Now.gg Is a Cloud Service Built Specifically for Mobile Games

Now.gg, a company owned by the folks behind leading Android emulator BlueStacks, today announced the immediate launch of a new cloud gaming platform under the same name. The service is specifically designed to allow gamers to play more graphically intensive mobile games on their current devices. By leveraging technology like Amazon's AWS, gamers should be able to stream hit mobile titles to their devices without having to worry about low memory, diminished storage space, and overheating handsets.

What is Now.gg?

The Now.gg service appears to be taking a different approach to cloud gaming systems from the likes of Microsoft and Google Stadia. Rather than relying on an app with a glorified games library, the games themselves run in a browser that fires up when a potential player simply taps a link through something like a game's individual Facebook page. It's made for mobile consumption first and foremost, but being browser-based means you can get your game on through virtually any device with a capable web browser.

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Mobile gaming is a wide and varied space: millions play simple puzzle games like Wordscapes that have no trouble running on phones and tablets in the low/mid-range price brackets. But millions of others compete across graphically intensive games like Albion Online, PUBG Mobile, and Genshin Impact--which can struggle to run on older devices.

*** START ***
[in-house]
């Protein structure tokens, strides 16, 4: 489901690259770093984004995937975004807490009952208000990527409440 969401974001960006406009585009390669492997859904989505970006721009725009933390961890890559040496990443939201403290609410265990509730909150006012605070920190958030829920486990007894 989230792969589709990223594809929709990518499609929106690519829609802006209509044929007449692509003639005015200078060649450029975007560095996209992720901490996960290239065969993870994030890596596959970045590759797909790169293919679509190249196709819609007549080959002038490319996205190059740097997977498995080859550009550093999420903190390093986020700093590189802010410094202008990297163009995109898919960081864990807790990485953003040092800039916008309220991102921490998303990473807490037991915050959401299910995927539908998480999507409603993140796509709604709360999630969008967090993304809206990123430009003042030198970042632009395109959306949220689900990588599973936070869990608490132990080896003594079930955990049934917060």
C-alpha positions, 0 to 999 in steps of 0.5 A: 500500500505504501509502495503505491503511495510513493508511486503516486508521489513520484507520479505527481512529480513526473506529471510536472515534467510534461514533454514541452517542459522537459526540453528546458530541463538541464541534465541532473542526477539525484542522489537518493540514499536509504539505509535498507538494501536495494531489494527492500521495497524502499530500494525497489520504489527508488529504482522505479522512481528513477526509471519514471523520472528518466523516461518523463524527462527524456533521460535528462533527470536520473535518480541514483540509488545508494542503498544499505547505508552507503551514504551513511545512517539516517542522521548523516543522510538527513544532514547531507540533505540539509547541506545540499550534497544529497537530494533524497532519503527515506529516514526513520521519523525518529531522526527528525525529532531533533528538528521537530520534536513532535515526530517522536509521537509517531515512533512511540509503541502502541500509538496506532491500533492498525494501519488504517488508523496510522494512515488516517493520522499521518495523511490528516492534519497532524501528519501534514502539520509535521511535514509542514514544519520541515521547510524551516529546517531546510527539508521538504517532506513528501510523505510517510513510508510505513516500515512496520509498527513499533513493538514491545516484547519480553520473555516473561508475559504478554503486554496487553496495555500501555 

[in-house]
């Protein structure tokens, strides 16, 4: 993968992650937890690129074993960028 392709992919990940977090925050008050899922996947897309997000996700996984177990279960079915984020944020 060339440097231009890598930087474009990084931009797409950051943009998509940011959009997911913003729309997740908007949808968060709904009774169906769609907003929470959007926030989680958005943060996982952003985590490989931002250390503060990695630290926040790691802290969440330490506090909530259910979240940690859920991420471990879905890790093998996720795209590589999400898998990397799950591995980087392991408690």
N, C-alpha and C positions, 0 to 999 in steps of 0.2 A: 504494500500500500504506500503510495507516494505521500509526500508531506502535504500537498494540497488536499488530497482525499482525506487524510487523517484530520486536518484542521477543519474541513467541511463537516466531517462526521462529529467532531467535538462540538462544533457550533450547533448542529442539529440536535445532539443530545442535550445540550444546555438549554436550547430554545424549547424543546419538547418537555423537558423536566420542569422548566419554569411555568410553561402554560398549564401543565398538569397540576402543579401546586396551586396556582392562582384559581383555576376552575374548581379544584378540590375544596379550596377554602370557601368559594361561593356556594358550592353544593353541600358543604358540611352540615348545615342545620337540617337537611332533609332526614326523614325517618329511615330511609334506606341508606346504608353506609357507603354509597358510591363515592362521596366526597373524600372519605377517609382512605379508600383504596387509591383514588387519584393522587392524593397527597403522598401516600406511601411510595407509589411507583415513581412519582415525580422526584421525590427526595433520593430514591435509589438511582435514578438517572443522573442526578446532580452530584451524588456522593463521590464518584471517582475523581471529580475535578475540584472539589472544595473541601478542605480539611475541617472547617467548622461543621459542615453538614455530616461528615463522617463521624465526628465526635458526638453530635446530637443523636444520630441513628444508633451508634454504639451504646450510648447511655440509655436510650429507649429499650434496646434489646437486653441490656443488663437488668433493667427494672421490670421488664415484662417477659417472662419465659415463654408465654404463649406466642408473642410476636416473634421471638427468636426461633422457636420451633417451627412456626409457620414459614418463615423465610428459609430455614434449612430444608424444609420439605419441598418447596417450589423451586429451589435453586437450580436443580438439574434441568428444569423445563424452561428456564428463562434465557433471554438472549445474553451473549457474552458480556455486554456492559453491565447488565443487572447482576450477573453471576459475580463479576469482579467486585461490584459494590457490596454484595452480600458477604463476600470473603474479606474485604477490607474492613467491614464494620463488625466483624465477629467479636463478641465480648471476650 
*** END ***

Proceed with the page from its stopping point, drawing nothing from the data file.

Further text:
In many parts of the world where mobile gaming is king, high-end devices are often few and far between, creating a clear use-case for something like this. Older phones can struggle to stand the test of time as bigger and better games attempt to make the most next-generation devices. And with many of these being handed down to younger family members, being potentially unable to play the next big Marvel or Disney mobile game can be a problem.

According to data provided by Now.gg, 60% of mobile phones in use around the world are classed as "unsuitable for gaming." But it's not just a phone's lack of graphical horsepower that can prevent players from enjoying their game. The limited storage space available on many of these phones are part of the reason why spin-off games like PUBG Mobile LITE exist. By running games through the cloud, hardware contraints are bypassed entirely. So long as you have a strong enough internet connection, your phone won't stop you from enjoying a game it otherwise couldn't natively run.

It all sounds a bit like Google's dream from when it announced Stadia. Back then, it pitched the service as a way for someone to immediately hop into a specific section of a game they might have watched someone play on YouTube at the touch of a button. The idea is to have players almost impulsively play a new title without fear of inadequate hardware, storage constraints, or lengthy download times.

So long as you have a fast enough connection, the device you have on hand should good to go. The question is: just how many games will ultimately become available through the platform?